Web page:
It was the development of The Animals Campaign in November 2016 that first provided the phrase ‘Nature Needs More’ which inspired us to create an organisation of the same name.
We already knew that our work had to move beyond behaviour change and demand reduction campaigns to explore a new way of nature conservation. To save our precious wildlife we need a mixture of pragmatism, innovation and vision. Similarly, we believe that the traditional conservation approaches have been shown to not be enough and a business-as -usual approach must be challenged with pragmatic and innovative ideas. Extensive commercialisation of wildlife and the over-generalisation of the sustainable use model has not worked to protect species, with extinction of up to 1 million species a probable outcome of continuing down our current path.
In order to turn things around for wildlife we need to change our fundamental assumptions and embrace better strategies for ensuring the world’s wildlife and pristine environments don’t just survive, but they once again thrive.
We have highlighted a few, but there are more. The key thing about these messages is that they remind us that there are alternatives.
There is no proof that sustainable-use has worked to save wildlife or environments. We must remember that CITES is a trade organization, not a conservation organization and over the years’ most large conservation organizations have adopted a pro-trade stance or sit on the fence about it. It has gone unchallenged as many large NGOs worry that if they do question the ‘there is no alternative (TINA)’ approach it may scare away their large government and corporate donors.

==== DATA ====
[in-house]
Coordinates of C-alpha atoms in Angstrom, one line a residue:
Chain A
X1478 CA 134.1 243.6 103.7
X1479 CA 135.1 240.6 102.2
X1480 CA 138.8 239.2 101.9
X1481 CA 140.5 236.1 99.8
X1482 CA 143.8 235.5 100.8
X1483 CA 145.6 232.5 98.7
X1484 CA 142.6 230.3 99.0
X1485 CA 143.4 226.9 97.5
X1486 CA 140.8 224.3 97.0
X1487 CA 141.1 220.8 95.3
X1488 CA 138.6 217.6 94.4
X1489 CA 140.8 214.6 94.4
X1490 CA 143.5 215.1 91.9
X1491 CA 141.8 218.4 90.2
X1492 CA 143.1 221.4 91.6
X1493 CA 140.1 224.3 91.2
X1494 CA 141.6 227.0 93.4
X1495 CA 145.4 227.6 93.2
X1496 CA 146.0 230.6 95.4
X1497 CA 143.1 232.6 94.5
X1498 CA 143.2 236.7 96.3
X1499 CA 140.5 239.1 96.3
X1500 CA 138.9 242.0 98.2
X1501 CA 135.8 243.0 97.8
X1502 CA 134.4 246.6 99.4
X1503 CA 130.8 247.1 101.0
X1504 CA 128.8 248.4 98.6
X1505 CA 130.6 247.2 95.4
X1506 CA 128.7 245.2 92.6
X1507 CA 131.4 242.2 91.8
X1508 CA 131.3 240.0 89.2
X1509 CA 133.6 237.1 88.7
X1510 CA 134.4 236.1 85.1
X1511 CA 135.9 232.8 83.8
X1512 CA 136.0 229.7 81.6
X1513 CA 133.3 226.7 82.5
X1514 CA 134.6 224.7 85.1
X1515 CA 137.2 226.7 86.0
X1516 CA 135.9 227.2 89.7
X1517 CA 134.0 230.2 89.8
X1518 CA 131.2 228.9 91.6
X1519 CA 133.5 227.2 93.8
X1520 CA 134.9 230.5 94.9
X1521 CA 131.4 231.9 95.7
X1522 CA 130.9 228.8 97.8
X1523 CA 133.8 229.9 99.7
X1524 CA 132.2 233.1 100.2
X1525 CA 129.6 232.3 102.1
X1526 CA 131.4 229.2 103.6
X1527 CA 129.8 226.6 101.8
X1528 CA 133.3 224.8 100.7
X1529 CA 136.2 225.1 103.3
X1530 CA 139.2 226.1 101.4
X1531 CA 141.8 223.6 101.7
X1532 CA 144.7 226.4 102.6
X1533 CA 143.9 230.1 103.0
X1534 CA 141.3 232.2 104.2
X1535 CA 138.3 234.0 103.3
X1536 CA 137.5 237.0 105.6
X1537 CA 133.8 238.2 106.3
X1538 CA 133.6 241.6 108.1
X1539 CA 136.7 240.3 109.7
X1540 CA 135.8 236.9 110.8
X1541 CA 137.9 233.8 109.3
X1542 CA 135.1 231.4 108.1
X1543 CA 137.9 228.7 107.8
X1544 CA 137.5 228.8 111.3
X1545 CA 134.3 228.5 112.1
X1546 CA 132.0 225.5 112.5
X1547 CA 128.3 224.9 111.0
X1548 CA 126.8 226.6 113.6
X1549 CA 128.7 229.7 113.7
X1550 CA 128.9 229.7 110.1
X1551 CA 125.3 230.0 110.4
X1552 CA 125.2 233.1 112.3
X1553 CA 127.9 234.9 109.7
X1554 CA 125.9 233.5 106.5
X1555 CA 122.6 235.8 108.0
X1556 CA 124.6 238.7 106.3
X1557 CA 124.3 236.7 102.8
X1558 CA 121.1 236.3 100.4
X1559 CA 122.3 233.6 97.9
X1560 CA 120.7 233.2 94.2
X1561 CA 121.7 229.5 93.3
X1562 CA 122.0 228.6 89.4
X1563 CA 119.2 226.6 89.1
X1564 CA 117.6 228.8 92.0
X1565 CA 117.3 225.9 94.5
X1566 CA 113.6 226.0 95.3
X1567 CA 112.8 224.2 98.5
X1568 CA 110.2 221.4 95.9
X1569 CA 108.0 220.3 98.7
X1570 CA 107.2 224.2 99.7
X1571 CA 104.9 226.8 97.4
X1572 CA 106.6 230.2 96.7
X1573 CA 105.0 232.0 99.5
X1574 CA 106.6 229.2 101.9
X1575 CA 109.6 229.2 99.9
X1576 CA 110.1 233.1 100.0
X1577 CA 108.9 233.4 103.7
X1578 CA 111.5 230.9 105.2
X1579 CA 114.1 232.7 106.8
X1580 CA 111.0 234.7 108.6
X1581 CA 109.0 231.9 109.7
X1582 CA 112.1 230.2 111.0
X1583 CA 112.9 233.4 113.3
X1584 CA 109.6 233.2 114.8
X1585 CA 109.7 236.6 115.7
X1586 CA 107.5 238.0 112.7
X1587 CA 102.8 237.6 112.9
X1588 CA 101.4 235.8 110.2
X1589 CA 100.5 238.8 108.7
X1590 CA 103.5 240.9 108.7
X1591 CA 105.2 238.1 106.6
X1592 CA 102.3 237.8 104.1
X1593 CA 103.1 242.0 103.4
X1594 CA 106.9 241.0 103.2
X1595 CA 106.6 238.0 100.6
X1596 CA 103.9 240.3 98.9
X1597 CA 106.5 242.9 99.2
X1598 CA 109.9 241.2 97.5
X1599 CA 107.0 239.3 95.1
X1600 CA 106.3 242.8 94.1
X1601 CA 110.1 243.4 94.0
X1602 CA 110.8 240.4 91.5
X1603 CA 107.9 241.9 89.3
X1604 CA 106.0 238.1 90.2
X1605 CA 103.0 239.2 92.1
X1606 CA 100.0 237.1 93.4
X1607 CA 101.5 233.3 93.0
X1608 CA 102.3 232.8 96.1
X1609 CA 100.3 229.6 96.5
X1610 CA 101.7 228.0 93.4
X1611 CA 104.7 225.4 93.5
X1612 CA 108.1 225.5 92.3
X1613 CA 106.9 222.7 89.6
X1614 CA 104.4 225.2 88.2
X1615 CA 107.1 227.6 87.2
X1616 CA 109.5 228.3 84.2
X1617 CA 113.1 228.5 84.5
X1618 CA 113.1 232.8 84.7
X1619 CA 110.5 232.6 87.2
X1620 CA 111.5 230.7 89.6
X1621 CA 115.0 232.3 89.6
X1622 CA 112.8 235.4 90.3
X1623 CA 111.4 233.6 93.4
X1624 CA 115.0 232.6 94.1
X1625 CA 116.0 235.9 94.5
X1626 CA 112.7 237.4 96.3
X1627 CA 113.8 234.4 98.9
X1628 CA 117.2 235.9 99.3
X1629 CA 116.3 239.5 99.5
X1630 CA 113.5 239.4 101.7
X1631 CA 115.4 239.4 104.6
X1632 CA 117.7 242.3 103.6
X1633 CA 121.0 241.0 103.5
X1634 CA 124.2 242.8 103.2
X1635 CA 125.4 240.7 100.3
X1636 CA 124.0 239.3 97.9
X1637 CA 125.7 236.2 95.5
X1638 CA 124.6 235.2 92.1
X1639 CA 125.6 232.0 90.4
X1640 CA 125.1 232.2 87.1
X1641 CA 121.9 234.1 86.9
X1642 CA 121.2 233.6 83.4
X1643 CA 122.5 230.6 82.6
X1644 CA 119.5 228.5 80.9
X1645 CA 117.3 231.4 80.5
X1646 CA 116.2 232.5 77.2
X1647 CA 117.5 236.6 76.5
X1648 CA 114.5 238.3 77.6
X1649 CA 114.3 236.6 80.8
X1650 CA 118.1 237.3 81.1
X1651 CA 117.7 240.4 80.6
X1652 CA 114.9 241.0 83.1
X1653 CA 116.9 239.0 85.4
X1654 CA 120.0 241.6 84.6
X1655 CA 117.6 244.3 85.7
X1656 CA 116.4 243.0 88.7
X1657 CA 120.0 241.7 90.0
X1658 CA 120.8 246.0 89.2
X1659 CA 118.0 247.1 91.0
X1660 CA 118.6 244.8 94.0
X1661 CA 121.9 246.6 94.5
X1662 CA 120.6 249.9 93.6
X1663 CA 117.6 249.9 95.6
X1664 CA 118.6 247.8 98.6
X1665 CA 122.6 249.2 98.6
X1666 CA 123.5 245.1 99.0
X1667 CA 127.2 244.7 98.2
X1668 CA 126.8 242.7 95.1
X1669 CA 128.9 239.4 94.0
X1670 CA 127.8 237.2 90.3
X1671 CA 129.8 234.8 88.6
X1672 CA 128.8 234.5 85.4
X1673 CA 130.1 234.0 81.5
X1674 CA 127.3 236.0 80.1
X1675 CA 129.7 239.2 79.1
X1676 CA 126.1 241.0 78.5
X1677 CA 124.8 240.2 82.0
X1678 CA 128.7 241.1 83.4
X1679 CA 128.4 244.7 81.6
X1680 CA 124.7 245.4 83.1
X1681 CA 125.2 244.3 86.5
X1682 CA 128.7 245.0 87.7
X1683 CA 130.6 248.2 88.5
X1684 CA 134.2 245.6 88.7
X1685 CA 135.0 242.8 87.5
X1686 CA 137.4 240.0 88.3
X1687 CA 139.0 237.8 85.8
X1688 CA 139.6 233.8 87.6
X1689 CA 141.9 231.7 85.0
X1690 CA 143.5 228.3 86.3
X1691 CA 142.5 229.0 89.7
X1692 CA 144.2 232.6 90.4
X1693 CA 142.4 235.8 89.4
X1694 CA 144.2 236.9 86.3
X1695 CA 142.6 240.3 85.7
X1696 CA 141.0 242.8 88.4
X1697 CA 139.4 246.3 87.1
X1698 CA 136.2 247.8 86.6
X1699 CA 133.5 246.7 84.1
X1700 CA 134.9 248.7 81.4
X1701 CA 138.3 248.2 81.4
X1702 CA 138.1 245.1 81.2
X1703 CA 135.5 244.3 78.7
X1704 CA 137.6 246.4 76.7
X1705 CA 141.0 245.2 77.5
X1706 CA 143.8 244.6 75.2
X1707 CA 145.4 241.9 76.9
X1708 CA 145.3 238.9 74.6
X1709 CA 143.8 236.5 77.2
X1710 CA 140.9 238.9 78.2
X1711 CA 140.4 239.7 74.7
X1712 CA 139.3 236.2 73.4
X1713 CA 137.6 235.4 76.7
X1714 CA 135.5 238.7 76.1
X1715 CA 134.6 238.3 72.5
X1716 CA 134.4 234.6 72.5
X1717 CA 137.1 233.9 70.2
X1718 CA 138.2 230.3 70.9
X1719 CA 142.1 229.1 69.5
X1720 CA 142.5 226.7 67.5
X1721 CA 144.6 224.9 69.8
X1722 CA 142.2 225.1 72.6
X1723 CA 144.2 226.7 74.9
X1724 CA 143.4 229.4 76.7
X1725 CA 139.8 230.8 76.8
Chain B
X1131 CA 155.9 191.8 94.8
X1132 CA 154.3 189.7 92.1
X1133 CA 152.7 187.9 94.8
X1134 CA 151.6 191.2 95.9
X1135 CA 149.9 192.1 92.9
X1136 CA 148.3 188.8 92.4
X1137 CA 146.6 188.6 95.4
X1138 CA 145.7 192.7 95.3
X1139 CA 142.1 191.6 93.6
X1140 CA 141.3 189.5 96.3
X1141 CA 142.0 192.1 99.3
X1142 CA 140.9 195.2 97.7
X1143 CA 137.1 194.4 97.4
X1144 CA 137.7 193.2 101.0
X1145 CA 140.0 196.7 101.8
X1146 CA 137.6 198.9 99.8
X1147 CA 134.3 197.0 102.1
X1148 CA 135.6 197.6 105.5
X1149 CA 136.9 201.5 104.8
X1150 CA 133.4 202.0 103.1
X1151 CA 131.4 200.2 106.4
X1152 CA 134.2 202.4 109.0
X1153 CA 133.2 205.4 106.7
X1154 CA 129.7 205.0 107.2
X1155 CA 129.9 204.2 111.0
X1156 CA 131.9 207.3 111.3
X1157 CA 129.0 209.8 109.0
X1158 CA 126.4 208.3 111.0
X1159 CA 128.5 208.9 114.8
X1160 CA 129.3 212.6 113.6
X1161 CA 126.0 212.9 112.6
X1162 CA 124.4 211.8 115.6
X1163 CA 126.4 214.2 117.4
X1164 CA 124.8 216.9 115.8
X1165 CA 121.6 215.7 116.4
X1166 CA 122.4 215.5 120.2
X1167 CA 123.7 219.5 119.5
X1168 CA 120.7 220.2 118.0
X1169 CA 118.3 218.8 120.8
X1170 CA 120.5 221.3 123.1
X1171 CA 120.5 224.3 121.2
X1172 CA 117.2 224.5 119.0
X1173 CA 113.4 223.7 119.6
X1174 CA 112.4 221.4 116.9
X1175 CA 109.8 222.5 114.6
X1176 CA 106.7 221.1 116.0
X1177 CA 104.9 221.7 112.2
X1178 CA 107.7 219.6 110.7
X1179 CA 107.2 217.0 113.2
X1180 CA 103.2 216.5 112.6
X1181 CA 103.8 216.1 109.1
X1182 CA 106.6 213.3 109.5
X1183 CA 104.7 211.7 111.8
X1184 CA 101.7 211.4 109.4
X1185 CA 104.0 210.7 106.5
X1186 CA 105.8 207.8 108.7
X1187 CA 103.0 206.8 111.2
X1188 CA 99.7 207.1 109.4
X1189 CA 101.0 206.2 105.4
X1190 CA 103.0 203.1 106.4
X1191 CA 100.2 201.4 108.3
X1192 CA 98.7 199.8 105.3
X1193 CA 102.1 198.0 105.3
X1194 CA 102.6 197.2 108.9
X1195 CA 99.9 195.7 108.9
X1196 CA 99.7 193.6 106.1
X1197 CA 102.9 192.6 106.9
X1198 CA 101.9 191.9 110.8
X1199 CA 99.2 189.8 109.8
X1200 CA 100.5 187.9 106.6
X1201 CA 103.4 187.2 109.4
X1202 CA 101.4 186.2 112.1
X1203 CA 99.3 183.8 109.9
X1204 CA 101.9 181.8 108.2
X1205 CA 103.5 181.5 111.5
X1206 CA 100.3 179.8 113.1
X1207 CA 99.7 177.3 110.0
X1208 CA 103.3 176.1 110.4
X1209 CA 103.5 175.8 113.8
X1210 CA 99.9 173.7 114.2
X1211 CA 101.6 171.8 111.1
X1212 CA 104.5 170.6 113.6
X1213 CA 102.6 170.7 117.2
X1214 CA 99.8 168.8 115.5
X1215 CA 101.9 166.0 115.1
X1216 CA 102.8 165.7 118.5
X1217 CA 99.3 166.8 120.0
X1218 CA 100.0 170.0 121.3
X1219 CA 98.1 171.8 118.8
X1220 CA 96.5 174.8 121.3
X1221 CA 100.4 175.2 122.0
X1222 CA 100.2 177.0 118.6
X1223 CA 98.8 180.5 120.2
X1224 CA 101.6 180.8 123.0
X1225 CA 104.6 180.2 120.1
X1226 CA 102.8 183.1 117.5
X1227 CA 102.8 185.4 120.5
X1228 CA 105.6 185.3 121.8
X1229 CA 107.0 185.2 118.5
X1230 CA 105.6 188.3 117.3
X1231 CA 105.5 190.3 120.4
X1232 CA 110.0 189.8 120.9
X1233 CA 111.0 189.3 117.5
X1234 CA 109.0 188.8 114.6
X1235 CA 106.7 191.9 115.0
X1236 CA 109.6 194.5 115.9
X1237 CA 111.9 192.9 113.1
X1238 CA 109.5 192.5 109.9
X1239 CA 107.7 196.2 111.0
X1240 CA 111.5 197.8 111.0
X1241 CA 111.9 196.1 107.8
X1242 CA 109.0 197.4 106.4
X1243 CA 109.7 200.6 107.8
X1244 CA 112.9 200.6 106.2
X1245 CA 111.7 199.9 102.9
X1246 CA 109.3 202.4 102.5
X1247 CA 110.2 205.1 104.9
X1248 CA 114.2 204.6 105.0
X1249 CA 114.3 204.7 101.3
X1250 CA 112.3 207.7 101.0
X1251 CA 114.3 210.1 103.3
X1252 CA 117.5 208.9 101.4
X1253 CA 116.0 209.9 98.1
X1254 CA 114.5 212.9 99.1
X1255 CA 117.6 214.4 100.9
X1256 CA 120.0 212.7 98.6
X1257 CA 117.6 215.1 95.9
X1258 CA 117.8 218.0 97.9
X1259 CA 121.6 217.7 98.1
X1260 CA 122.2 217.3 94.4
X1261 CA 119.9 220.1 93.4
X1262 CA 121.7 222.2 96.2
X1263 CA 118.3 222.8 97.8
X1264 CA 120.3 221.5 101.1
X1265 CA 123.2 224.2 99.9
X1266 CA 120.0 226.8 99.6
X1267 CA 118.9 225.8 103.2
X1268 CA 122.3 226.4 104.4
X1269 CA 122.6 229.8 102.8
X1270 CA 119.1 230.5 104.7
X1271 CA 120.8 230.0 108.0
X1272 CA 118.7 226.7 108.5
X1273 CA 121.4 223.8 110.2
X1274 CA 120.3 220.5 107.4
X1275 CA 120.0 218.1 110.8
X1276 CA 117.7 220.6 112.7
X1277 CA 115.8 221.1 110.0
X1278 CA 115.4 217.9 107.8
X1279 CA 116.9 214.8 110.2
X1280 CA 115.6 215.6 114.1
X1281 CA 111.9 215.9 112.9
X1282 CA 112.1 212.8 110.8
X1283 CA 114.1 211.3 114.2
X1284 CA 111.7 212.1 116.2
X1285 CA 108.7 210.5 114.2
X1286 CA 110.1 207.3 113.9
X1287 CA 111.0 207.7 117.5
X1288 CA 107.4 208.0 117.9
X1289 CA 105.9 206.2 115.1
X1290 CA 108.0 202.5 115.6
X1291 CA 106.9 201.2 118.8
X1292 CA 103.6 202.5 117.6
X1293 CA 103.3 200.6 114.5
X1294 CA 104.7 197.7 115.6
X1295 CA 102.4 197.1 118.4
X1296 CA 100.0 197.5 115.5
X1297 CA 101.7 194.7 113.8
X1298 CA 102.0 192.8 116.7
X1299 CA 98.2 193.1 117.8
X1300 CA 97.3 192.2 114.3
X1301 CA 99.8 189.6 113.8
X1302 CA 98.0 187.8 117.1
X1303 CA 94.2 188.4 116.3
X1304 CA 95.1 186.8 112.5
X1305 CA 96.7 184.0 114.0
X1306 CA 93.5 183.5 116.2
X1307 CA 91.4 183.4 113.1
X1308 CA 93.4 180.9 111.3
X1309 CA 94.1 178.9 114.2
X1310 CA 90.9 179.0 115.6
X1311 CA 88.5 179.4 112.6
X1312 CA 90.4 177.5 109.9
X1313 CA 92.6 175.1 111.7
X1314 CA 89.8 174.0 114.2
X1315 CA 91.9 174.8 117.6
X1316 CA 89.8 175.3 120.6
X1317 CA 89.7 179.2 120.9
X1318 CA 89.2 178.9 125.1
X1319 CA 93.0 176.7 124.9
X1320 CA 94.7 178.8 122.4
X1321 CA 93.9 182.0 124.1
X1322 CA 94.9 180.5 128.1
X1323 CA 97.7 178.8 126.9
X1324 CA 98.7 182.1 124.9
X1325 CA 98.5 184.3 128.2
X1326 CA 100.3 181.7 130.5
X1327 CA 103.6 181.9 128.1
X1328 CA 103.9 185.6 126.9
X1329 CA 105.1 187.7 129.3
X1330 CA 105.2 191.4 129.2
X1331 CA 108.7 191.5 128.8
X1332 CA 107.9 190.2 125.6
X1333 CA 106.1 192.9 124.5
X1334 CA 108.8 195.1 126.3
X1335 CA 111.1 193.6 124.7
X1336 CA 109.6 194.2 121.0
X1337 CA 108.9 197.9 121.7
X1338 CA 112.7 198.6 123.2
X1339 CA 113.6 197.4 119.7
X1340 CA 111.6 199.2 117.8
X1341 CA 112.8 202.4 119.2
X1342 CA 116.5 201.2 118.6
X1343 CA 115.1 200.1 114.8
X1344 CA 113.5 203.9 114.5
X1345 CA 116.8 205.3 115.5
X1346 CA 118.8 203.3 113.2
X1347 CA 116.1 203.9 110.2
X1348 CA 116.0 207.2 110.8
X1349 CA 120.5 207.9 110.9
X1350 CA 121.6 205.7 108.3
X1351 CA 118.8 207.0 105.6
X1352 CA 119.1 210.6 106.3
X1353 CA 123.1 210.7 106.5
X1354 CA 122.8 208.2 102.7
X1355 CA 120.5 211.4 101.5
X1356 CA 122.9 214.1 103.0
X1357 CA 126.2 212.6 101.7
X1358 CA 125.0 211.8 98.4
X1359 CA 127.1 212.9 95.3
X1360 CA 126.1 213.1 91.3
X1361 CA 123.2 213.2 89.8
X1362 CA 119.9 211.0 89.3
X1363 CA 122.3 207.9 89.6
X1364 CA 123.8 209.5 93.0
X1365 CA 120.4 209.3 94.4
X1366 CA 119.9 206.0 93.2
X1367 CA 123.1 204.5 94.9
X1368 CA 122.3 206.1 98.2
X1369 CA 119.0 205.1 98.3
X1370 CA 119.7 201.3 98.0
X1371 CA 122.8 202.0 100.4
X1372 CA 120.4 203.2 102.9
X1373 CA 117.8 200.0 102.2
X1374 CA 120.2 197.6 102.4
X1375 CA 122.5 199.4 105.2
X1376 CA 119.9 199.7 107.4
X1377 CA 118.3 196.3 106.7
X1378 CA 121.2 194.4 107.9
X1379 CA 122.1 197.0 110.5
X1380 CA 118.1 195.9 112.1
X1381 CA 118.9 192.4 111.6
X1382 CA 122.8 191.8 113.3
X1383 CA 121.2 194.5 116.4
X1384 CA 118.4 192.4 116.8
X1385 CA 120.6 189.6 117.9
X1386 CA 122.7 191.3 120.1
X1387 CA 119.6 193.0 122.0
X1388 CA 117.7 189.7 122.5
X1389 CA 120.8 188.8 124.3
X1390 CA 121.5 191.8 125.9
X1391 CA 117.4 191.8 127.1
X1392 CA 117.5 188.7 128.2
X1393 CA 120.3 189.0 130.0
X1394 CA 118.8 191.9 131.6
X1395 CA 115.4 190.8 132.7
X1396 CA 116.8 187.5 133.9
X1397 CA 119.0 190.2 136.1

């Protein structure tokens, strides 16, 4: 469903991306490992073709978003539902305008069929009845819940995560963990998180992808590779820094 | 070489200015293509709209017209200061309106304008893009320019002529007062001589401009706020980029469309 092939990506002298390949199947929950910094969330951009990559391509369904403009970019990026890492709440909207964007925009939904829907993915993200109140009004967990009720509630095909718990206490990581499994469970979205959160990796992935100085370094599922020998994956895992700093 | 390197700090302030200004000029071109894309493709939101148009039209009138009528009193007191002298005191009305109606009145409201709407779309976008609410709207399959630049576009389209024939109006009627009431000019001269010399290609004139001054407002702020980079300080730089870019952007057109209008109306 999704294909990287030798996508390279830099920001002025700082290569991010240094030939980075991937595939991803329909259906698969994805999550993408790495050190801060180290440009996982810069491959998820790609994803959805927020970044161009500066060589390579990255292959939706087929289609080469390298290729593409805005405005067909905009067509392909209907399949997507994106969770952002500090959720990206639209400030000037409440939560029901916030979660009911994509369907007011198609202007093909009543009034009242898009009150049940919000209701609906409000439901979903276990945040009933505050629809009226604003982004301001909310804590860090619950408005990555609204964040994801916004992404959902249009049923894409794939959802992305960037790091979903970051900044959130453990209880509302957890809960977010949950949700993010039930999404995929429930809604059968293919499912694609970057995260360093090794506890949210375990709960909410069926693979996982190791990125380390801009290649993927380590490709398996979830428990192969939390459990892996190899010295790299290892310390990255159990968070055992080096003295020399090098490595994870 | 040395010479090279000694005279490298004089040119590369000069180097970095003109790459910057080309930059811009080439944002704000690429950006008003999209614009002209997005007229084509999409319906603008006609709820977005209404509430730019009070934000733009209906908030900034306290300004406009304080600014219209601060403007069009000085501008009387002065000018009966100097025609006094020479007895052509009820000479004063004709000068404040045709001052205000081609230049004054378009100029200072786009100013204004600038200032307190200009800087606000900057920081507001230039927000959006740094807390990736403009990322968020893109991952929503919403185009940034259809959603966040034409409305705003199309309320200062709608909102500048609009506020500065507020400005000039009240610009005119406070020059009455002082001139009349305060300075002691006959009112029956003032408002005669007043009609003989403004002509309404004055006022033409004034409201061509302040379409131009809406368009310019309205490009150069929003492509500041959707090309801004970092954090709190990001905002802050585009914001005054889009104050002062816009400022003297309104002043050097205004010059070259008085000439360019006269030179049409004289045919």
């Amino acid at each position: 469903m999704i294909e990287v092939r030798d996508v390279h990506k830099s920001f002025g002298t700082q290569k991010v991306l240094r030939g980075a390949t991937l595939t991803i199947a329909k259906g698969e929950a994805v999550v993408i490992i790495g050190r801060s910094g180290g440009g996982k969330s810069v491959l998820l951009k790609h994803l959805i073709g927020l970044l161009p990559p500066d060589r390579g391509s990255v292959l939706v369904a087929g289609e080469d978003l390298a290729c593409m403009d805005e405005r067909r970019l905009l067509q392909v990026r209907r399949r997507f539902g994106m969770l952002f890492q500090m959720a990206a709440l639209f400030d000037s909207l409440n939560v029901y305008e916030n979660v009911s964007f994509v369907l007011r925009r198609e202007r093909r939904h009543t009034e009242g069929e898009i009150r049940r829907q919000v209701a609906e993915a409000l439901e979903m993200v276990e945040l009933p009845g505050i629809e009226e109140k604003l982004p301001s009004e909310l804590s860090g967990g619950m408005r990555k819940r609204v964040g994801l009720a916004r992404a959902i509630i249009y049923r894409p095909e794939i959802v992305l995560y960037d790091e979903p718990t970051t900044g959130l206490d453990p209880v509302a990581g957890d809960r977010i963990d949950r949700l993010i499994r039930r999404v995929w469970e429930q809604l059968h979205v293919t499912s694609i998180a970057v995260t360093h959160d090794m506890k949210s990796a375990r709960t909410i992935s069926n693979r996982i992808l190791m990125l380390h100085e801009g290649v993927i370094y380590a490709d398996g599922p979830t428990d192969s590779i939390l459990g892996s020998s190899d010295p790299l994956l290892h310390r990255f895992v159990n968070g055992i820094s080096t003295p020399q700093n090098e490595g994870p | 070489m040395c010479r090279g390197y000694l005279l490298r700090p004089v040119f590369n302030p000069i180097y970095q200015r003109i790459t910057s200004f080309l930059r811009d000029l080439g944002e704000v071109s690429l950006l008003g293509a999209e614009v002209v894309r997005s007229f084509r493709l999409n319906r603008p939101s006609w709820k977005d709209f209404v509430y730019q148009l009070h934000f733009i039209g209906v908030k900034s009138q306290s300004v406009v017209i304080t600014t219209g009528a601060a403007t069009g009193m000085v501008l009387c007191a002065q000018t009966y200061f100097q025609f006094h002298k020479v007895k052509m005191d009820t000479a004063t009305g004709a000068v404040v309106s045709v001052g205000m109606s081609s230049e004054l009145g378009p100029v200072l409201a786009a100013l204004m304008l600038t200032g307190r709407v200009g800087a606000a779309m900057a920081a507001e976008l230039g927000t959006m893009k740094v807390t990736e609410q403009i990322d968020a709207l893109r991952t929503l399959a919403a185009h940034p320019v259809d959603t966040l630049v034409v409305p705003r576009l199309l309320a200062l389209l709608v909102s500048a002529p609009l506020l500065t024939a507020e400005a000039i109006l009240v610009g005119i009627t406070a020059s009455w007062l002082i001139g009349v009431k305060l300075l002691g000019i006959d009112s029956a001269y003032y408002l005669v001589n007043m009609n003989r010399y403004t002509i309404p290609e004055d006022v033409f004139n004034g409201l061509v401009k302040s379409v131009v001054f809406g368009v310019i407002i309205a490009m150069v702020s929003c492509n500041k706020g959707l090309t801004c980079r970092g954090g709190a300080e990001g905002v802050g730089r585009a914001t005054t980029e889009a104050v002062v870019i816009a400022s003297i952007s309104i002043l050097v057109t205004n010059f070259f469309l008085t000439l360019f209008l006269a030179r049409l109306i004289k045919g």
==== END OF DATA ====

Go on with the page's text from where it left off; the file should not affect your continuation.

Nature Needs More is particularly interested in the basic income model and had researched the possibilities of linking a tiered basic income model to conservation via what we have called the new 3Rs (Re-Habilitation, Re-Vegetation, Re-Wilding).
We finds the work of Tompkins Conservation, through the vision of Kris and, the late, Doug Tompkins a great approach and we hope that it inspires more-and-more people to make such a contribution to wildlife and the natural world.
The Non-Human Rights Project promotes that humans are not the only animals entitled to recognition and protection of their fundamental rights. They work with common law to promote recognition of nonhuman animals as beings worthy of moral and legal consideration and with their own inherent interests in freedom from captivity, participation in a community of other members of their species, and the protection of their natural habitats.
Dr John Hadley from the University of Western Sydney proposes that animals would be given legal property rights and human guardians would be appointed to represent them in court. Giving animals legal ownership of their habitat might be the key to protecting biodiversity. As a result, any people who wanted to modify habitat on their property would have to negotiate with guardians through an independent tribunal before taking any action.
Nature Needs More turns for inspiration to individuals such as Polly Higgins and Steve Wise. They have stepped in to the void left by traditional conservation organisations.
What is interesting is that in a area where traditional conservation is recommitting guidelines and voluntary codes of practice, Polly Higgins, Steve Wise and John Hadley are calling for stronger and new legislation to protect wildlife and the natural world.
It has become apparent that traditional conservation groups, large and small, have very little ability to deal with government, donors, agencies, businesses or individuals who have a (overt or, particularly, covert) trade liberalisation agenda. They miss the point, the agendas, the politics and the power plays and will remain marginalised and ineffective in saving the natural world from the effects of unconstrained growth. That’s tragic, because capitalism and the neoliberals won’t stop.
The Animals Campaign was based on the work of such visionaries who have articulated ideas that we have incorporated into our work and that we showcase in The Animals Campaign. Specifically we have been inspired by the work of: